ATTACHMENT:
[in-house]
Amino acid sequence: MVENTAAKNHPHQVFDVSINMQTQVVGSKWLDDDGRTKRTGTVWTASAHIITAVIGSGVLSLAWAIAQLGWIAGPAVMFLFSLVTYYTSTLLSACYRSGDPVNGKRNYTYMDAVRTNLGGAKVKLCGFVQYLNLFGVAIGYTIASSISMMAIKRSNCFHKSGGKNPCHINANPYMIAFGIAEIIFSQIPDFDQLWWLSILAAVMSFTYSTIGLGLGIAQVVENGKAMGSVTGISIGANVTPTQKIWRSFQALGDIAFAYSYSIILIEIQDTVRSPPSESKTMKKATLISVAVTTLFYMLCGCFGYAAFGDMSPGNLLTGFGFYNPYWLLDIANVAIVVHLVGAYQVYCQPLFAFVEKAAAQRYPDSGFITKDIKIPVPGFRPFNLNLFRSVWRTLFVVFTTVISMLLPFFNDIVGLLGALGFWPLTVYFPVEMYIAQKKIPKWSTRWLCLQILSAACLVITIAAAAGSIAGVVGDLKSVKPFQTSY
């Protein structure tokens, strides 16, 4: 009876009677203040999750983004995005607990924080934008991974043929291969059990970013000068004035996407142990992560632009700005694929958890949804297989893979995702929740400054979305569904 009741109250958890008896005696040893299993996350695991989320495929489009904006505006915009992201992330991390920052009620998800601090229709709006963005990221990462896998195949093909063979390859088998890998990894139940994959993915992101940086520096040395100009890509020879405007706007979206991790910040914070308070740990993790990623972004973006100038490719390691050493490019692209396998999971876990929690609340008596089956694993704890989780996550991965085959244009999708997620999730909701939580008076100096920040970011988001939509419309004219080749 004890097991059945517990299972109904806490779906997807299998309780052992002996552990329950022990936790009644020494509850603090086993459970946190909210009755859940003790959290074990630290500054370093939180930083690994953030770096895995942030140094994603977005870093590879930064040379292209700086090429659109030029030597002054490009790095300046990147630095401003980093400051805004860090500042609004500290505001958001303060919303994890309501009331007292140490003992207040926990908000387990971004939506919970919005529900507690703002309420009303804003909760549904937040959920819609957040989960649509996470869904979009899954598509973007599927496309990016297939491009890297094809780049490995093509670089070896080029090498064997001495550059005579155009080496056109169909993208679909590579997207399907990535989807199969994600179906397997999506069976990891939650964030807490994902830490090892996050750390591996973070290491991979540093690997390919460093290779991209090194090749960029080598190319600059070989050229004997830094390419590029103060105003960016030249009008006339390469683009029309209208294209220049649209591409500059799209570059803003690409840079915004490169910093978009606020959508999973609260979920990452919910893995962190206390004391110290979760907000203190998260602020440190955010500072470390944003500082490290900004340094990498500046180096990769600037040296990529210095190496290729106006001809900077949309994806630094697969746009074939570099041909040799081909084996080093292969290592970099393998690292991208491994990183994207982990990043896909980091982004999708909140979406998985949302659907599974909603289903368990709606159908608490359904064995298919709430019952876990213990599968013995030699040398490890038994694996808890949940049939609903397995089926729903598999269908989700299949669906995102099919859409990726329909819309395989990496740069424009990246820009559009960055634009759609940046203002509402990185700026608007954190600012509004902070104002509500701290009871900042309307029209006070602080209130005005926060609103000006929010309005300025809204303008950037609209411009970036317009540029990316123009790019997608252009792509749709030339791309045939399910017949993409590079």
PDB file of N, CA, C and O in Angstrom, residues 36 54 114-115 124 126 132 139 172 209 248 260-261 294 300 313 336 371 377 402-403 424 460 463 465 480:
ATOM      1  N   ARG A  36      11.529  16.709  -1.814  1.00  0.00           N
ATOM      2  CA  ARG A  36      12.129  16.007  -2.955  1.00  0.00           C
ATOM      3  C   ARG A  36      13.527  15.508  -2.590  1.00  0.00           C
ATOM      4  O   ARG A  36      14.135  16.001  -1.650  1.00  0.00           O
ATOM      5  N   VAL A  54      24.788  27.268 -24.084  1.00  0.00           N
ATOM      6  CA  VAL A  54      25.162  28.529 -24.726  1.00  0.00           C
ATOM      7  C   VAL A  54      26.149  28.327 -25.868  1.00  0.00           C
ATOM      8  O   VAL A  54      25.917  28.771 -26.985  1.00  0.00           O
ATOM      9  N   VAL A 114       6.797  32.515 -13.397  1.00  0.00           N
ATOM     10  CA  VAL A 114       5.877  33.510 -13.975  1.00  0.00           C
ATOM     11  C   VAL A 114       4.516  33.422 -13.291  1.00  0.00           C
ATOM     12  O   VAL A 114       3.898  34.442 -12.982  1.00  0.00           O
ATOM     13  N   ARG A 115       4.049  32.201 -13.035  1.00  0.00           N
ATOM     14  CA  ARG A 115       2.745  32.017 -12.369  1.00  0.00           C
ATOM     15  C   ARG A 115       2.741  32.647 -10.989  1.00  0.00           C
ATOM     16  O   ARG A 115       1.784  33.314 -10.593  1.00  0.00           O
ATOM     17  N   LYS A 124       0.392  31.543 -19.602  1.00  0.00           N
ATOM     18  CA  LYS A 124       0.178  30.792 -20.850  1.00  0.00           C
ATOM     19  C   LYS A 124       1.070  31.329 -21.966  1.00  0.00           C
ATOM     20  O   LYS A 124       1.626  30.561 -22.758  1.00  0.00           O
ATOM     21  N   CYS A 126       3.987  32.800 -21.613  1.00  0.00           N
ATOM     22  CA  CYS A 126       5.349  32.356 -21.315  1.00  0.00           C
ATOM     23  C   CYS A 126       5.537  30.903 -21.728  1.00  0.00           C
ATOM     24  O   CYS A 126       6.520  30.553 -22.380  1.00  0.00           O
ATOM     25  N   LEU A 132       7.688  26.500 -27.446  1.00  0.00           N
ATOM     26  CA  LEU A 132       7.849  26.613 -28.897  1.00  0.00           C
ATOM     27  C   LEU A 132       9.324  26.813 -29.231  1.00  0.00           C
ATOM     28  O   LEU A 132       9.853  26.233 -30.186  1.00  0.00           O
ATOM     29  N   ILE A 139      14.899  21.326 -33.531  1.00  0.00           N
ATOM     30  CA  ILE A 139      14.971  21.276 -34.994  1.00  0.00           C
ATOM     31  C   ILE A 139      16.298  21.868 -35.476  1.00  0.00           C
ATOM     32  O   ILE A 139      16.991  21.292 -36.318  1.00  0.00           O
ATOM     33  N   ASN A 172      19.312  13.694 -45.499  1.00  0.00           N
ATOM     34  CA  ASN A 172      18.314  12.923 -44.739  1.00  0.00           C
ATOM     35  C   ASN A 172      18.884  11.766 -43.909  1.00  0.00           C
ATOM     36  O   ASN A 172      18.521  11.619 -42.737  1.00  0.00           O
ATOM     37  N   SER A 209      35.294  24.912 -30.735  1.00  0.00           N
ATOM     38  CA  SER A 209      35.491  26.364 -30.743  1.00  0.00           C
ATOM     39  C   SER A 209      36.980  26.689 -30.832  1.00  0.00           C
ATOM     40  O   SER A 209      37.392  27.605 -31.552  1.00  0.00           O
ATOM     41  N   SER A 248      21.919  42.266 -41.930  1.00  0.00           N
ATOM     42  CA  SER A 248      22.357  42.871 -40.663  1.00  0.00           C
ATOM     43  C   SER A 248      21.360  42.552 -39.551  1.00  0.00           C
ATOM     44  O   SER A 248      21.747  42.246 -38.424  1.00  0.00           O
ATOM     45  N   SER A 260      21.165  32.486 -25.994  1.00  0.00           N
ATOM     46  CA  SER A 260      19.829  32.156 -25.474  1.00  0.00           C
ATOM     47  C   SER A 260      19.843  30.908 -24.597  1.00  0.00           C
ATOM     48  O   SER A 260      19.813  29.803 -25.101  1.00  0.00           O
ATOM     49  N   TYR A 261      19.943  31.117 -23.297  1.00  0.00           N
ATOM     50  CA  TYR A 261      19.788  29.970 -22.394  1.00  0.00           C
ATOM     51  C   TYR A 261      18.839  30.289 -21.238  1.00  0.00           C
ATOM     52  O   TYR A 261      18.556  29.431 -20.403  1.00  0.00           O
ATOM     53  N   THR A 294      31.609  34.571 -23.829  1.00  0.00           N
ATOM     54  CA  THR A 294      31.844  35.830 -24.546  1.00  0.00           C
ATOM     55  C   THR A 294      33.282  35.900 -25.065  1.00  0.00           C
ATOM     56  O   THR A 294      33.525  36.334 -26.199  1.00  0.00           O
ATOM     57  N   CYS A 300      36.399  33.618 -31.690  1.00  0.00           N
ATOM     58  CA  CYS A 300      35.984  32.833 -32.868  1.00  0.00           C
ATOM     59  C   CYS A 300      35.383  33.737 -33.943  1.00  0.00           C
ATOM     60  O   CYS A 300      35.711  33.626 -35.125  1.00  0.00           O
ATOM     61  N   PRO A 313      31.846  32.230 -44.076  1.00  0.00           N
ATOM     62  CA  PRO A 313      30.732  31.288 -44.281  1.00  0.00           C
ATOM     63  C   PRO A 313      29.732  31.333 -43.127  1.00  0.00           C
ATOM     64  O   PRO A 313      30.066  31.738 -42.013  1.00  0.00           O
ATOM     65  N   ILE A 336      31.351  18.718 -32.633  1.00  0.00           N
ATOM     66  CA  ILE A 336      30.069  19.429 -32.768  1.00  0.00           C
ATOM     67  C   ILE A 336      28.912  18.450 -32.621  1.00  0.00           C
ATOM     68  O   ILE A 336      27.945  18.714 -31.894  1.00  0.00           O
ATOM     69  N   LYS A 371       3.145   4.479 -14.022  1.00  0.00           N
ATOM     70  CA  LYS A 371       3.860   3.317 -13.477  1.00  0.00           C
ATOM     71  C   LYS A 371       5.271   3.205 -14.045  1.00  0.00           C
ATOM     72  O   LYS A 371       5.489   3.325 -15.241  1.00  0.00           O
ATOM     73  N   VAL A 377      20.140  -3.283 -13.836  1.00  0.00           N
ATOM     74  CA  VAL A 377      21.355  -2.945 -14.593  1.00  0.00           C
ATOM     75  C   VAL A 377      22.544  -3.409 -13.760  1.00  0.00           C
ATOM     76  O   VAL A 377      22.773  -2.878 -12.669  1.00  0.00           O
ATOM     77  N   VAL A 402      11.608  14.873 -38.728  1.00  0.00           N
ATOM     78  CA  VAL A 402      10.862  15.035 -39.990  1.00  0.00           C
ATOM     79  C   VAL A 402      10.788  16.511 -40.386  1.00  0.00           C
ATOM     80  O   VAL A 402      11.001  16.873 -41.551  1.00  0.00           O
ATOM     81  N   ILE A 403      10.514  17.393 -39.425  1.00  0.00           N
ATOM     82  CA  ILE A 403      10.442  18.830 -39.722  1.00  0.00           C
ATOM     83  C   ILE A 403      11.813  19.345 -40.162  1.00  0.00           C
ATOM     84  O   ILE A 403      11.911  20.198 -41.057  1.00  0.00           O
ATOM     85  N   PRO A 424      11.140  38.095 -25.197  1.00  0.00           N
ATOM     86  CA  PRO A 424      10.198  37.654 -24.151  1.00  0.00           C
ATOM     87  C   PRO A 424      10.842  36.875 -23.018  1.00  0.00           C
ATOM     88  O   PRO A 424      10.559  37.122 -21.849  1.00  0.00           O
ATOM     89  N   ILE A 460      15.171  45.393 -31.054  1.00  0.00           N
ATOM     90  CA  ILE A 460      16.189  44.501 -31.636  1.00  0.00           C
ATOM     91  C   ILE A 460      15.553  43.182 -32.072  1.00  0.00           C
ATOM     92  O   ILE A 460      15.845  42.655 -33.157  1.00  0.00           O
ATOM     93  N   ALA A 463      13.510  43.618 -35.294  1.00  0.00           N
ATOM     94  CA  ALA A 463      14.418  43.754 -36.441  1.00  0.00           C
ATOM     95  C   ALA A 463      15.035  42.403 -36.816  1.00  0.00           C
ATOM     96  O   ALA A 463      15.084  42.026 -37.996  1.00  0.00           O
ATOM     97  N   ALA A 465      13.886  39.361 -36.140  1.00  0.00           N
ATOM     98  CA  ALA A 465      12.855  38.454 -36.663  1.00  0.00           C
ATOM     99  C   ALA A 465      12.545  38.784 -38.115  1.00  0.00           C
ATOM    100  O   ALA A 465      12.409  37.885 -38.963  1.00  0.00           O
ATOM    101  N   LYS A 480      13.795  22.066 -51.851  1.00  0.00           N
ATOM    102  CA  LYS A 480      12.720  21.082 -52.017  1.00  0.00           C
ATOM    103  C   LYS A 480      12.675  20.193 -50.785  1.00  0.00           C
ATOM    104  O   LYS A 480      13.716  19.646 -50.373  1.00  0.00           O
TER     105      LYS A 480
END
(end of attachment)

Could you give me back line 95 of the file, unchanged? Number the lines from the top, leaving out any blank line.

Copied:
ATOM     91  C   ILE A 460      15.553  43.182 -32.072  1.00  0.00           C